Kendrick Lamar and Top Dawg Entertainment CEO Anthony “Top Dawg” Tiffith share the cover of Billboard’s “Hip-Hop Power Players” issue.
Photographed by Joe Pugliese, King Kendrick and Top discuss their “like father and son” relationship in the mag, which also finds Lamar explaining the label’s ethos. “The thing with TDE,” he says, “is it was all ours — an independent deal from the jump. I came in at 16 years old, so it’s all I know…It’s a family type of environment. It’s not just all about making money every day.”
Kung Fu Kenny also opens up about how Top’s studio changed his life as a young man in Compton. “The summer I came over there, everyone was getting murdered and shit,” he said. “There was a real war with my section and, like, two neighborhoods down the block. Compton [Calif.] is small, so ni**as be warring on corners. By the grace of God, we found the studio.”
According to Top, this was by design, meant to help kids like Kendrick and Jay Rock avoid problems on the streets. “Growing up in the era of the gangsta shit, a lot of my friends were getting killed, a lot of friends were in the pen, I got shot,” said Tiffith. “When I got with the [TDE artists], it was up to me to show them something different — to lock them in my studio and make them build a bond as brothers, and struggle a little bit. I had the money to do whatever I wanted, but they weren’t going to appreciate shit if I just handed it off to them. So they were rushing to McDonald’s to look at what’s on the dollar menu, or going to get a River Boat special from Louisiana Fried Chicken. But I was showing them family life because my family lives in this house, too.”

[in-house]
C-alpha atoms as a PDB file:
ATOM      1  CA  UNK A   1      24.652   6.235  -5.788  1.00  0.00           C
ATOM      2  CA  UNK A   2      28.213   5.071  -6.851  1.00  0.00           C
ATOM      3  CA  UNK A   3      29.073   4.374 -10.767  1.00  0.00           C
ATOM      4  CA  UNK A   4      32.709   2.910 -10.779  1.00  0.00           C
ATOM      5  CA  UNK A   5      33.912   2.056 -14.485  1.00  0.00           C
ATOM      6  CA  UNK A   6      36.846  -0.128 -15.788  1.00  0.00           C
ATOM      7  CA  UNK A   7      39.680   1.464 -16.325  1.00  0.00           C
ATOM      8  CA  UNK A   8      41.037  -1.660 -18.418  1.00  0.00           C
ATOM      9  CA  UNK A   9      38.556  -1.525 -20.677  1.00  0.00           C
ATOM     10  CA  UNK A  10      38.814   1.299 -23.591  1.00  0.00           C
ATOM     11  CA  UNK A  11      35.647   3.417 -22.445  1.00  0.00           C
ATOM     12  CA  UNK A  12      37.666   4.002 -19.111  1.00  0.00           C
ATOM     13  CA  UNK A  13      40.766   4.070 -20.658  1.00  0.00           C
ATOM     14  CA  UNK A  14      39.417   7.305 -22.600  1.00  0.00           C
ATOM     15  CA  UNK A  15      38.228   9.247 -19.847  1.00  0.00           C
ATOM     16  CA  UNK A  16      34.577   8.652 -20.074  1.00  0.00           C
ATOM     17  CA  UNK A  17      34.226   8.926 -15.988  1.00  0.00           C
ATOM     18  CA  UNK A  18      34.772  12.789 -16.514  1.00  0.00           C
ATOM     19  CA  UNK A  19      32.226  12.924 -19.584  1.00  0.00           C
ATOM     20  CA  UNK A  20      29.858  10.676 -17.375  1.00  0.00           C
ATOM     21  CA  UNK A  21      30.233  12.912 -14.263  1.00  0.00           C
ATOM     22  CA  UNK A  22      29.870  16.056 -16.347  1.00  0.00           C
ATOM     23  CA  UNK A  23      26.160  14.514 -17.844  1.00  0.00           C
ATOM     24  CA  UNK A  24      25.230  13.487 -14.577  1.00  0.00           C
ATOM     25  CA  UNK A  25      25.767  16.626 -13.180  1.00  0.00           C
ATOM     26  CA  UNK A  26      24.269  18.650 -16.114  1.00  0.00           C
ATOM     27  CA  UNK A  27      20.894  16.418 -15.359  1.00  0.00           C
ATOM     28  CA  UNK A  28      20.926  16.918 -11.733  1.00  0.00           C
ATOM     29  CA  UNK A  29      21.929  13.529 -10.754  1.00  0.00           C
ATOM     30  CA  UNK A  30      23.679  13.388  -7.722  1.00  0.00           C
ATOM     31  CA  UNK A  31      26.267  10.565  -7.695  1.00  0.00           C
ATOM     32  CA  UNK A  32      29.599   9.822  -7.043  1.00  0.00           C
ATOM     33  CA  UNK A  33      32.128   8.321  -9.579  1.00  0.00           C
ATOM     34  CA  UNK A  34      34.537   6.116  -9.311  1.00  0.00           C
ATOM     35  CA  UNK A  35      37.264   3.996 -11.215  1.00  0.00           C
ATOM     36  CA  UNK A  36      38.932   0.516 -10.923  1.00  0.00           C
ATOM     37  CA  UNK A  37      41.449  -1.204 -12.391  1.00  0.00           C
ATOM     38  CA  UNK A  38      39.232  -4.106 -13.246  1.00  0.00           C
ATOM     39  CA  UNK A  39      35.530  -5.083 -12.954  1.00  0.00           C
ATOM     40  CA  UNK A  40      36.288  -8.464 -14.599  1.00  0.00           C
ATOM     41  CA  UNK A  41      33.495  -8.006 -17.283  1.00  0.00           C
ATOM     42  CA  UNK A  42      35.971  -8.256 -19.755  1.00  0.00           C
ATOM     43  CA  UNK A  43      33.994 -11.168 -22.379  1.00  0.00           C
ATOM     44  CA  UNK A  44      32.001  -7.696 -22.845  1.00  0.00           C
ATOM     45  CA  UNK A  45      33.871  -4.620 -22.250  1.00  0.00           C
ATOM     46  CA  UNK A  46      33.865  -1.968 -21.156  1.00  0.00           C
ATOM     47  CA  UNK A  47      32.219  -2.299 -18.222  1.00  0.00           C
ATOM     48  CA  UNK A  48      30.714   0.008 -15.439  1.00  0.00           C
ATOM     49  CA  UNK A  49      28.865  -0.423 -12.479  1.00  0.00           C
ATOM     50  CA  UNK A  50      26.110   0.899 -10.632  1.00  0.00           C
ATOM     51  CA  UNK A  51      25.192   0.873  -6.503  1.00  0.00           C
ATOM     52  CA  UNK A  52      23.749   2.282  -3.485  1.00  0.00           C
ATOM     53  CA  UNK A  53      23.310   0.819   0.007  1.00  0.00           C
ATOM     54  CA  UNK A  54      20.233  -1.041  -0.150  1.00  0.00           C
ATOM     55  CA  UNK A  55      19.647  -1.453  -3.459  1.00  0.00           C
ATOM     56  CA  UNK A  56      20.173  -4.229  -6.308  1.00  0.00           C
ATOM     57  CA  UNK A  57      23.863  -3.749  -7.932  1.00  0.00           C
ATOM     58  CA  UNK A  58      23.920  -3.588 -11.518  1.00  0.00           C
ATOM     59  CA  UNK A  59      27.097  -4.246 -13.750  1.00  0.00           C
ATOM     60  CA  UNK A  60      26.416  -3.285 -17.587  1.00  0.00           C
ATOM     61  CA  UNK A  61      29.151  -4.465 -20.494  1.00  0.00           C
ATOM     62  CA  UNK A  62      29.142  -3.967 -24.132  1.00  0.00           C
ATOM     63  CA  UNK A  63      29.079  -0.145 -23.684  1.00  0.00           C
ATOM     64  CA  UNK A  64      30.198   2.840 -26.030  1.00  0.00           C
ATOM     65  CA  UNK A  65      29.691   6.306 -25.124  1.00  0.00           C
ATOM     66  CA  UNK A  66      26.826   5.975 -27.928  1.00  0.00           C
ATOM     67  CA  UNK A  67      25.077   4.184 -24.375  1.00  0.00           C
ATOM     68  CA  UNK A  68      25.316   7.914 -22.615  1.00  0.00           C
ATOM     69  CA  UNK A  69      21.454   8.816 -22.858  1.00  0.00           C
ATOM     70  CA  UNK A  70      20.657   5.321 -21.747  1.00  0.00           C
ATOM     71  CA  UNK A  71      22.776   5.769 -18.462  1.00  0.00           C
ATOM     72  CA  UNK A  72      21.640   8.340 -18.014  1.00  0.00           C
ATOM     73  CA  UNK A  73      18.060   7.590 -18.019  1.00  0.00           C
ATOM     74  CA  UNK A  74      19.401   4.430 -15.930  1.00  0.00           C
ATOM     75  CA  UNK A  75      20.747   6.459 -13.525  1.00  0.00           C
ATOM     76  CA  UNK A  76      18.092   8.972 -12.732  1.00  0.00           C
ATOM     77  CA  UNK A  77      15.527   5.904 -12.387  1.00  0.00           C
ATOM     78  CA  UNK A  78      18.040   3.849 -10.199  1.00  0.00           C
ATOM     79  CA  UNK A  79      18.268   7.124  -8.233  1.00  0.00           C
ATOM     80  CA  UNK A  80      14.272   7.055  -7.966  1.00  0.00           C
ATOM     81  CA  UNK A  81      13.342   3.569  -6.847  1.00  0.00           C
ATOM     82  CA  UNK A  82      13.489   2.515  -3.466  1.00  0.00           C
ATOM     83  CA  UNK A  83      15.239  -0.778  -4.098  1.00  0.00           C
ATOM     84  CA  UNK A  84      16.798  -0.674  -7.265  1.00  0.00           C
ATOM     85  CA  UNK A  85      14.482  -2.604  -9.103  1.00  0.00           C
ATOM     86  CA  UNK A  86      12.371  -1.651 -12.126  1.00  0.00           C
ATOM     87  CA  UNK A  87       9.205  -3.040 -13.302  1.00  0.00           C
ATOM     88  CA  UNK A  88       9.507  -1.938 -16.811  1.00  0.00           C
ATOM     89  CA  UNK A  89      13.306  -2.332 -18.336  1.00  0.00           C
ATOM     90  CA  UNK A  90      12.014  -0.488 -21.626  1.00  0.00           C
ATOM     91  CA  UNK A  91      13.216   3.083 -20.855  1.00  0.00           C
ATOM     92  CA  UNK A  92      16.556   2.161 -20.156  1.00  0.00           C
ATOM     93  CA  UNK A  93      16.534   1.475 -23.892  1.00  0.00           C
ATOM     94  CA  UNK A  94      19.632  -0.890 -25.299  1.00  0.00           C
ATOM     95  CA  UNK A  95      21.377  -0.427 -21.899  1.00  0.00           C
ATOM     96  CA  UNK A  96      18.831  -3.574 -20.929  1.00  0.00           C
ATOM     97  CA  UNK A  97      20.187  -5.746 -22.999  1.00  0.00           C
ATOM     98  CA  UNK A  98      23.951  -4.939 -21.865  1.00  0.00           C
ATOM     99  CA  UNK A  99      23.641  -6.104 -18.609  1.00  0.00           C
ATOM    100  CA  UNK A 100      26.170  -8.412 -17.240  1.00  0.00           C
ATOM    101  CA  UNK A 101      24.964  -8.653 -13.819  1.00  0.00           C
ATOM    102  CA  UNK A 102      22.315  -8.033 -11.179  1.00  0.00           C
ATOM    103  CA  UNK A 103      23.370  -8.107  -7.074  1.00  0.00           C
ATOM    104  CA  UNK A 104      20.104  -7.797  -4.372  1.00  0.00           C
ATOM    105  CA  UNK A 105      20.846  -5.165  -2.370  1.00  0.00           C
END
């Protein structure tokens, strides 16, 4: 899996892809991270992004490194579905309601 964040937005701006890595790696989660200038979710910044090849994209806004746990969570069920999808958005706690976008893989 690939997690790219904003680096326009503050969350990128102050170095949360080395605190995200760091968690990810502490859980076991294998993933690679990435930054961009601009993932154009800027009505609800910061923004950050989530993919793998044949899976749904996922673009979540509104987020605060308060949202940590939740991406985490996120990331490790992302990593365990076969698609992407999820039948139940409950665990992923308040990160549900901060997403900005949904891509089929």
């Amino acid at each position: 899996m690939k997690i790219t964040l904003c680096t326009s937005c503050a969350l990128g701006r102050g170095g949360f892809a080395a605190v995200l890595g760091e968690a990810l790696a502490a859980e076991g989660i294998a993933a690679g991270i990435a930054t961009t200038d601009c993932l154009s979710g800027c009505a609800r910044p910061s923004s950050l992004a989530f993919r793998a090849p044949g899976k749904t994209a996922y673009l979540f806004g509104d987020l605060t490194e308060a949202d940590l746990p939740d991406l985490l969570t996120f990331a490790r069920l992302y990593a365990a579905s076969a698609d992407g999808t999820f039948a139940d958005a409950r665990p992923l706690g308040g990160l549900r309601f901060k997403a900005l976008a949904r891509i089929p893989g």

Up next, the label is set to take on a new chapter, according to Top. “People really don’t know that Kendrick owns a percentage of TDE,” he said. “The movie, the TV shit that we’re working on, Kendrick’s going to be executive producer on whatever we do.”
TDE Co-Presidents Dave Free and Terrence “Punch” Henderson also appear on the “Power Players” list, alongside the likes of OVO’s Drake and Oliver El-Khatib, 300’s CEO/co-founder Kevin Liles, and Ear Drummers CEO Mike WiLL Made-It.
Read additional quotes from the interview below.
Lamar on good kid, m.A.A.d. city: “Yeah, we did good kid about three, four times before the world got to it. New songs, new everything. I wanted to tell that story, but I had to execute it. My whole thing is about execution. The songs can be great, the hooks can be great, but if it’s not executed well, then it’s not a great album.”
Tiffith on Suge Knight Comparisons: “Have you seen any of his qualities in me? You’re not seeing me go crazy, beating on anybody, arrested every week. If they were talking about success, I would’ve been cool with that because he had great success. But they judge us brothers like that. They put us all in the same box.”
Lamar on TDE Bond: “Being a fan of groups and labels, you hear stories of motherfuckers fighting, this one jealous of the other. Those cats never had brotherhood from the jump. I still can look in [ScHoolboy] Q’s eyes, and he can still look in my eyes, like, ‘N–a, I know.’ Or Rock. I know what we did to get here. No matter how far we get, we’ll always have that bond, period.”
Lamar on “Duckworth”: “Yeah. It’s a story that we both knew. But I think he was kind of blown away by the fact that it was executed within three, four minutes. I didn’t approach it right the first two times. And I knew these were my three favorite [9th Wonder] beats. I just wrote, wrote, wrote until the idea finally came.”